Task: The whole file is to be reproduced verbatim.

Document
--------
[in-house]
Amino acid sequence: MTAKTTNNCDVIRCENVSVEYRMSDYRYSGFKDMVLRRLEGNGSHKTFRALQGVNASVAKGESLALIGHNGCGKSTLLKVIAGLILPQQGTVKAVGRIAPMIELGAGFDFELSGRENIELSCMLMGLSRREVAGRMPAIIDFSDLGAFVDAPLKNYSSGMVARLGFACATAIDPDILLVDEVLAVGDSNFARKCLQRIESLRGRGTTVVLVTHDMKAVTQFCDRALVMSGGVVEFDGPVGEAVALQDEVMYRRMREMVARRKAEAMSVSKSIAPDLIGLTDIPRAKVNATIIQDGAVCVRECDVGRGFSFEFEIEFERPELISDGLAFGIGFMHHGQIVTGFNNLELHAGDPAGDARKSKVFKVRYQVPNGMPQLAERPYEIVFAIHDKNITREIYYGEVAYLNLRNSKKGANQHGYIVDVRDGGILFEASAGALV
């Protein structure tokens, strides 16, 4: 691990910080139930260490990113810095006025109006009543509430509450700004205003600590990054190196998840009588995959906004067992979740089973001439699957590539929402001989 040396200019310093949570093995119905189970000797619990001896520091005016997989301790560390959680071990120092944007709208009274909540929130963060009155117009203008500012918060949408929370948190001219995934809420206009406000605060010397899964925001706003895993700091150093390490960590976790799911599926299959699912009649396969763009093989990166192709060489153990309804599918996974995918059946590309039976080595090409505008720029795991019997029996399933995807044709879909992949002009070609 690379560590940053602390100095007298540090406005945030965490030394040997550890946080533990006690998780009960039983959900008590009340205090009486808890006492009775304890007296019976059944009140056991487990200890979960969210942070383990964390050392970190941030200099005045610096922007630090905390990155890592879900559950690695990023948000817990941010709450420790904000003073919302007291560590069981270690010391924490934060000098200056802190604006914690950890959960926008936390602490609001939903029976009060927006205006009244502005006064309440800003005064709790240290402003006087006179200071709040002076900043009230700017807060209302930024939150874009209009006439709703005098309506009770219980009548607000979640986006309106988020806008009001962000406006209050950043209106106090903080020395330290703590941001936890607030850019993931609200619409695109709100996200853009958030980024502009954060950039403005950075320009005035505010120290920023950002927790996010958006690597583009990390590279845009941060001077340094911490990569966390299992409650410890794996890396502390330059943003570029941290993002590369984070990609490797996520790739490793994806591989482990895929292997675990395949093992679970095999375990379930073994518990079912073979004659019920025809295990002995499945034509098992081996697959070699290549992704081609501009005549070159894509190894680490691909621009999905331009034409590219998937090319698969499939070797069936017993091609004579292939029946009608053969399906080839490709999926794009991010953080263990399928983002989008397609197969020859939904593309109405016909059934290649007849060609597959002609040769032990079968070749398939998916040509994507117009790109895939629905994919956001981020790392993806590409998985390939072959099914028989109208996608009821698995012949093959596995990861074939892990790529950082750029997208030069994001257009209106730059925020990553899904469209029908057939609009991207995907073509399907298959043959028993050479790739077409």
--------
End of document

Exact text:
[in-house]
Amino acid sequence: MTAKTTNNCDVIRCENVSVEYRMSDYRYSGFKDMVLRRLEGNGSHKTFRALQGVNASVAKGESLALIGHNGCGKSTLLKVIAGLILPQQGTVKAVGRIAPMIELGAGFDFELSGRENIELSCMLMGLSRREVAGRMPAIIDFSDLGAFVDAPLKNYSSGMVARLGFACATAIDPDILLVDEVLAVGDSNFARKCLQRIESLRGRGTTVVLVTHDMKAVTQFCDRALVMSGGVVEFDGPVGEAVALQDEVMYRRMREMVARRKAEAMSVSKSIAPDLIGLTDIPRAKVNATIIQDGAVCVRECDVGRGFSFEFEIEFERPELISDGLAFGIGFMHHGQIVTGFNNLELHAGDPAGDARKSKVFKVRYQVPNGMPQLAERPYEIVFAIHDKNITREIYYGEVAYLNLRNSKKGANQHGYIVDVRDGGILFEASAGALV
């Protein structure tokens, strides 16, 4: 691990910080139930260490990113810095006025109006009543509430509450700004205003600590990054190196998840009588995959906004067992979740089973001439699957590539929402001989 040396200019310093949570093995119905189970000797619990001896520091005016997989301790560390959680071990120092944007709208009274909540929130963060009155117009203008500012918060949408929370948190001219995934809420206009406000605060010397899964925001706003895993700091150093390490960590976790799911599926299959699912009649396969763009093989990166192709060489153990309804599918996974995918059946590309039976080595090409505008720029795991019997029996399933995807044709879909992949002009070609 690379560590940053602390100095007298540090406005945030965490030394040997550890946080533990006690998780009960039983959900008590009340205090009486808890006492009775304890007296019976059944009140056991487990200890979960969210942070383990964390050392970190941030200099005045610096922007630090905390990155890592879900559950690695990023948000817990941010709450420790904000003073919302007291560590069981270690010391924490934060000098200056802190604006914690950890959960926008936390602490609001939903029976009060927006205006009244502005006064309440800003005064709790240290402003006087006179200071709040002076900043009230700017807060209302930024939150874009209009006439709703005098309506009770219980009548607000979640986006309106988020806008009001962000406006209050950043209106106090903080020395330290703590941001936890607030850019993931609200619409695109709100996200853009958030980024502009954060950039403005950075320009005035505010120290920023950002927790996010958006690597583009990390590279845009941060001077340094911490990569966390299992409650410890794996890396502390330059943003570029941290993002590369984070990609490797996520790739490793994806591989482990895929292997675990395949093992679970095999375990379930073994518990079912073979004659019920025809295990002995499945034509098992081996697959070699290549992704081609501009005549070159894509190894680490691909621009999905331009034409590219998937090319698969499939070797069936017993091609004579292939029946009608053969399906080839490709999926794009991010953080263990399928983002989008397609197969020859939904593309109405016909059934290649007849060609597959002609040769032990079968070749398939998916040509994507117009790109895939629905994919956001981020790392993806590409998985390939072959099914028989109208996608009821698995012949093959596995990861074939892990790529950082750029997208030069994001257009209106730059925020990553899904469209029908057939609009991207995907073509399907298959043959028993050479790739077409």